Comparison summary table

Pay attention at the most right column. It shows the amounts side by side, making it easier to realize the amount of difference.
Rice Wheat
Lower in Sugars ok
Lower in glycemic index ok
Lower in price ok
Rich in minerals ok
Lower in Sodium ok
Lower in Saturated Fat ok
Lower in Cholesterol Equal
Rich in vitamins Equal

Which food is preferable in case of diets?

is better in case of low diet
Rice Wheat
Low Calories diet ok
Low Fats diet ok
Low Carbs diet ok
Low glycemic index diet ok

People also compare

Comparison summary

Which food contains less Sugars?
Wheat contains less Sugars (difference - 0.05g)
Which food is lower in glycemic index?
Wheat is lower in glycemic index (difference - 10)
Which food is cheaper?
Wheat is cheaper (difference - $0.6)
Which food is richer in minerals?
Wheat is relatively richer in minerals
Which food contains less Sodium?
Rice contains less Sodium (difference - 1mg)
Which food is lower in Saturated Fat?
Rice is lower in Saturated Fat (difference - 0.377g)
Which food contains less Cholesterol?
The foods are relatively equal in Cholesterol (0 mg)
Which food is richer in vitamins?
It cannot be definitely stated which food is richer in vitamins. See charts below for detailed information.

All nutrients comparison - raw data values

In the column "Opinion" we made some assumptions which could be controversial. For instance we are assuming that less saturated fats is good for you. Please ignore this column if you have your own opinion.We marked the nutrients, comparison of which we considered as not meaningful, as "N/A"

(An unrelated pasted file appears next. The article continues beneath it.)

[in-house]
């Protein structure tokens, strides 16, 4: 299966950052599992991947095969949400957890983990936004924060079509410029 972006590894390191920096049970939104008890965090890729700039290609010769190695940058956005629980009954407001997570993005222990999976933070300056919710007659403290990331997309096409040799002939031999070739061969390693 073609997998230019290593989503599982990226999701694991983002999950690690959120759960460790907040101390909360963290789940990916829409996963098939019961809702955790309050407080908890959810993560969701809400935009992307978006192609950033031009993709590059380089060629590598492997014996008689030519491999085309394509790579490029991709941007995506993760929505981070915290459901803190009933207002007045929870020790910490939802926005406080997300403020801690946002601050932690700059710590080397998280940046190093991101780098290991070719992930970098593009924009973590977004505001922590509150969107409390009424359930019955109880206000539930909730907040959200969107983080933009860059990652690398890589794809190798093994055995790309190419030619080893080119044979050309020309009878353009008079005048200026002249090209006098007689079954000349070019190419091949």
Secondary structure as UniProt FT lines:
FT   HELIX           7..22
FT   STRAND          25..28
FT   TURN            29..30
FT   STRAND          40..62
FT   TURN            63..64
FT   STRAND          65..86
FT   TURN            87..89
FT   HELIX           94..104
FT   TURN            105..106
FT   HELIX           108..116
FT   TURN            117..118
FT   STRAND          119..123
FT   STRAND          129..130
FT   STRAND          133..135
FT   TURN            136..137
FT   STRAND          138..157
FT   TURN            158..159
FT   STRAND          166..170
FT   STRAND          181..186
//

Nutrient Rice Wheat Opinion
Calories 130 339 Wheat
Protein 2.69 13.68 Wheat
Fats 0.28 2.47 Wheat
Vitamin C 0 0
Carbs 28.17 71.13 Wheat
Cholesterol 0 0
Vitamin D 0 0
Iron 1.2 3.52 Wheat
Calcium 10 34 Wheat
Potassium 35 431 Wheat
Magnesium 12 144 Wheat
Sugars 0.05 Wheat
Fiber 0.4 Rice
Copper 0.069 0.553 Wheat
Zinc 0.49 4.16 Wheat
Phosphorus 43 508 Wheat
Sodium 1 2 Rice
Vitamin A 0 0
Vitamin E 0.04 Rice
Vitamin D 0 0
Vitamin B1 0.163 0.419 Wheat
Vitamin B2 0.013 0.121 Wheat
Vitamin B3 1.476 6.738 Wheat
Vitamin B5 0.39 0.935 Wheat
Vitamin B6 0.093 0.419 Wheat
Vitamin B12 0 0
Vitamin K 0 Rice
Folate 58 43 Rice
Trans Fat
Saturated Fat 0.077 0.454 Rice
Monounsaturated Fat 0.088 0.344 Wheat
Polyunsaturated fat 0.076 0.978 Wheat
Tryptophan 0.031 0.176 Wheat
Threonine 0.096 0.366 Wheat
Isoleucine 0.116 0.533 Wheat
Leucine 0.222 0.934 Wheat
Lysine 0.097 0.303 Wheat
Methionine 0.063 0.221 Wheat
Phenylalanine 0.144 0.681 Wheat
Valine 0.164 0.594 Wheat
Histidine 0.063 0.322 Wheat


The source of all the nutrient values on the page (excluding the main article the sources for which are presented seperately if present) is the USDA's FoodCentral. The exact links of the foods presented on this page can be found below.

  1. Rice -
  2. Wheat -

All the Daily Values are presented for males aged 31-50, for 2000 calorie diets.

Data provided by should be considered and used as information only. Please consult your physician before beginning any diet.